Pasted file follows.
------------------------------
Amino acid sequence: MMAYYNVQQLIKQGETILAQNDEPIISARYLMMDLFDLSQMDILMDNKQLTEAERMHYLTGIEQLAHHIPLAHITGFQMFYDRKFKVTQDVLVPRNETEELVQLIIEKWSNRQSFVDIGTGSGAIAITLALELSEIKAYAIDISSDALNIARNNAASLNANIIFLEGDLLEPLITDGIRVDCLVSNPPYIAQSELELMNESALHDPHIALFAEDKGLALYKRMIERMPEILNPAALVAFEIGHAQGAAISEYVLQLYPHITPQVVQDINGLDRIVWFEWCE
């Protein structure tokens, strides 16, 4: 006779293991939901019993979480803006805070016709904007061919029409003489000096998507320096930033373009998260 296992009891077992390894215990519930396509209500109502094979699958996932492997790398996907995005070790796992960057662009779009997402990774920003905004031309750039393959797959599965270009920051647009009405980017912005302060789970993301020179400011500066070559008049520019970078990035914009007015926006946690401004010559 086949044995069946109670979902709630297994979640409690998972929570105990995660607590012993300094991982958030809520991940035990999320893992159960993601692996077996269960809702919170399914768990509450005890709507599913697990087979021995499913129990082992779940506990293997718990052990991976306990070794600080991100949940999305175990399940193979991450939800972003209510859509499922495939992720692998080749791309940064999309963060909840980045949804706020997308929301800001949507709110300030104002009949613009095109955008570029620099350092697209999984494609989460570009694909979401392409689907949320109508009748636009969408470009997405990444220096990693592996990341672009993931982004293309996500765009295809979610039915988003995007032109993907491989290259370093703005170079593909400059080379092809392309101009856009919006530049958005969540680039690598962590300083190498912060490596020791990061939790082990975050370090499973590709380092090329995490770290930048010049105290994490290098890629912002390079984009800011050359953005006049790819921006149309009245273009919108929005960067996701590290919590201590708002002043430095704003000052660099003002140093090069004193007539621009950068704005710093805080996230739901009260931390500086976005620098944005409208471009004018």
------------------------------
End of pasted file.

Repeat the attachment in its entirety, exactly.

Amino acid sequence: MMAYYNVQQLIKQGETILAQNDEPIISARYLMMDLFDLSQMDILMDNKQLTEAERMHYLTGIEQLAHHIPLAHITGFQMFYDRKFKVTQDVLVPRNETEELVQLIIEKWSNRQSFVDIGTGSGAIAITLALELSEIKAYAIDISSDALNIARNNAASLNANIIFLEGDLLEPLITDGIRVDCLVSNPPYIAQSELELMNESALHDPHIALFAEDKGLALYKRMIERMPEILNPAALVAFEIGHAQGAAISEYVLQLYPHITPQVVQDINGLDRIVWFEWCE
């Protein structure tokens, strides 16, 4: 006779293991939901019993979480803006805070016709904007061919029409003489000096998507320096930033373009998260 296992009891077992390894215990519930396509209500109502094979699958996932492997790398996907995005070790796992960057662009779009997402990774920003905004031309750039393959797959599965270009920051647009009405980017912005302060789970993301020179400011500066070559008049520019970078990035914009007015926006946690401004010559 086949044995069946109670979902709630297994979640409690998972929570105990995660607590012993300094991982958030809520991940035990999320893992159960993601692996077996269960809702919170399914768990509450005890709507599913697990087979021995499913129990082992779940506990293997718990052990991976306990070794600080991100949940999305175990399940193979991450939800972003209510859509499922495939992720692998080749791309940064999309963060909840980045949804706020997308929301800001949507709110300030104002009949613009095109955008570029620099350092697209999984494609989460570009694909979401392409689907949320109508009748636009969408470009997405990444220096990693592996990341672009993931982004293309996500765009295809979610039915988003995007032109993907491989290259370093703005170079593909400059080379092809392309101009856009919006530049958005969540680039690598962590300083190498912060490596020791990061939790082990975050370090499973590709380092090329995490770290930048010049105290994490290098890629912002390079984009800011050359953005006049790819921006149309009245273009919108929005960067996701590290919590201590708002002043430095704003000052660099003002140093090069004193007539621009950068704005710093805080996230739901009260931390500086976005620098944005409208471009004018």